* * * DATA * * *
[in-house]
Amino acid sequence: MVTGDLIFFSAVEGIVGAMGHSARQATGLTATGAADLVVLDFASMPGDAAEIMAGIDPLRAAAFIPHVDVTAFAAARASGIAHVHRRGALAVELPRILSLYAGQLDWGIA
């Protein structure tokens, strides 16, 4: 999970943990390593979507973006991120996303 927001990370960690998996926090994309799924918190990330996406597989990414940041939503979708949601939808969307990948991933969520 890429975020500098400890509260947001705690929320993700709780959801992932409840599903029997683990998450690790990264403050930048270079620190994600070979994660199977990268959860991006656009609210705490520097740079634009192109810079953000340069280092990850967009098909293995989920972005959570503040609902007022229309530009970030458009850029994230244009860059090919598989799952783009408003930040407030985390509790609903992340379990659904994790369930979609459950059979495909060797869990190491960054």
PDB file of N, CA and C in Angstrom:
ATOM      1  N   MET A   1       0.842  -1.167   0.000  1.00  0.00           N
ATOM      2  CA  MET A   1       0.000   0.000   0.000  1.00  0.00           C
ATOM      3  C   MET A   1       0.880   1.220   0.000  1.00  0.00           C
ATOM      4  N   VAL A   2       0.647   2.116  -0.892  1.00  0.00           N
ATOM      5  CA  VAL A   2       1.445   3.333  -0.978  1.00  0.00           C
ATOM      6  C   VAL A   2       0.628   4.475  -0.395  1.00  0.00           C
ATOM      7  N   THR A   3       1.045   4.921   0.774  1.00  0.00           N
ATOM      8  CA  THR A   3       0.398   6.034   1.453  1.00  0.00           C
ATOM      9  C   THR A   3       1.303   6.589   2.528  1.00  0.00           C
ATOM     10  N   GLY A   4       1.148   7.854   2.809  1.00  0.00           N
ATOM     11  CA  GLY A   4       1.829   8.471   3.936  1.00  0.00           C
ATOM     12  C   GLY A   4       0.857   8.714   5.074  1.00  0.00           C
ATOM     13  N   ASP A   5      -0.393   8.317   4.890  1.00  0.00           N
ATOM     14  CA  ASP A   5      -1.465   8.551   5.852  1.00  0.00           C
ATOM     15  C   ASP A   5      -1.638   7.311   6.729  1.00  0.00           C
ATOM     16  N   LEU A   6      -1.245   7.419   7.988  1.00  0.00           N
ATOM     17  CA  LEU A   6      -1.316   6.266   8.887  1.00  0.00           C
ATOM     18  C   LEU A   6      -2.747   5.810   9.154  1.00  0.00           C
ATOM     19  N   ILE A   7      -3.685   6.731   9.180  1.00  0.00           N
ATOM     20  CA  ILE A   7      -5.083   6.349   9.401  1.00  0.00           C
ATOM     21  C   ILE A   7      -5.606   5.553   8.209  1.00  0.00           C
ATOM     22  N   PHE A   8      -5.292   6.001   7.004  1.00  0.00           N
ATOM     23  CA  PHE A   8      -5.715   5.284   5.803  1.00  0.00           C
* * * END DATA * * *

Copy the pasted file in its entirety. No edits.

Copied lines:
[in-house]
Amino acid sequence: MVTGDLIFFSAVEGIVGAMGHSARQATGLTATGAADLVVLDFASMPGDAAEIMAGIDPLRAAAFIPHVDVTAFAAARASGIAHVHRRGALAVELPRILSLYAGQLDWGIA
């Protein structure tokens, strides 16, 4: 999970943990390593979507973006991120996303 927001990370960690998996926090994309799924918190990330996406597989990414940041939503979708949601939808969307990948991933969520 890429975020500098400890509260947001705690929320993700709780959801992932409840599903029997683990998450690790990264403050930048270079620190994600070979994660199977990268959860991006656009609210705490520097740079634009192109810079953000340069280092990850967009098909293995989920972005959570503040609902007022229309530009970030458009850029994230244009860059090919598989799952783009408003930040407030985390509790609903992340379990659904994790369930979609459950059979495909060797869990190491960054």
PDB file of N, CA and C in Angstrom:
ATOM      1  N   MET A   1       0.842  -1.167   0.000  1.00  0.00           N
ATOM      2  CA  MET A   1       0.000   0.000   0.000  1.00  0.00           C
ATOM      3  C   MET A   1       0.880   1.220   0.000  1.00  0.00           C
ATOM      4  N   VAL A   2       0.647   2.116  -0.892  1.00  0.00           N
ATOM      5  CA  VAL A   2       1.445   3.333  -0.978  1.00  0.00           C
ATOM      6  C   VAL A   2       0.628   4.475  -0.395  1.00  0.00           C
ATOM      7  N   THR A   3       1.045   4.921   0.774  1.00  0.00           N
ATOM      8  CA  THR A   3       0.398   6.034   1.453  1.00  0.00           C
ATOM      9  C   THR A   3       1.303   6.589   2.528  1.00  0.00           C
ATOM     10  N   GLY A   4       1.148   7.854   2.809  1.00  0.00           N
ATOM     11  CA  GLY A   4       1.829   8.471   3.936  1.00  0.00           C
ATOM     12  C   GLY A   4       0.857   8.714   5.074  1.00  0.00           C
ATOM     13  N   ASP A   5      -0.393   8.317   4.890  1.00  0.00           N
ATOM     14  CA  ASP A   5      -1.465   8.551   5.852  1.00  0.00           C
ATOM     15  C   ASP A   5      -1.638   7.311   6.729  1.00  0.00           C
ATOM     16  N   LEU A   6      -1.245   7.419   7.988  1.00  0.00           N
ATOM     17  CA  LEU A   6      -1.316   6.266   8.887  1.00  0.00           C
ATOM     18  C   LEU A   6      -2.747   5.810   9.154  1.00  0.00           C
ATOM     19  N   ILE A   7      -3.685   6.731   9.180  1.00  0.00           N
ATOM     20  CA  ILE A   7      -5.083   6.349   9.401  1.00  0.00           C
ATOM     21  C   ILE A   7      -5.606   5.553   8.209  1.00  0.00           C
ATOM     22  N   PHE A   8      -5.292   6.001   7.004  1.00  0.00           N
ATOM     23  CA  PHE A   8      -5.715   5.284   5.803  1.00  0.00           C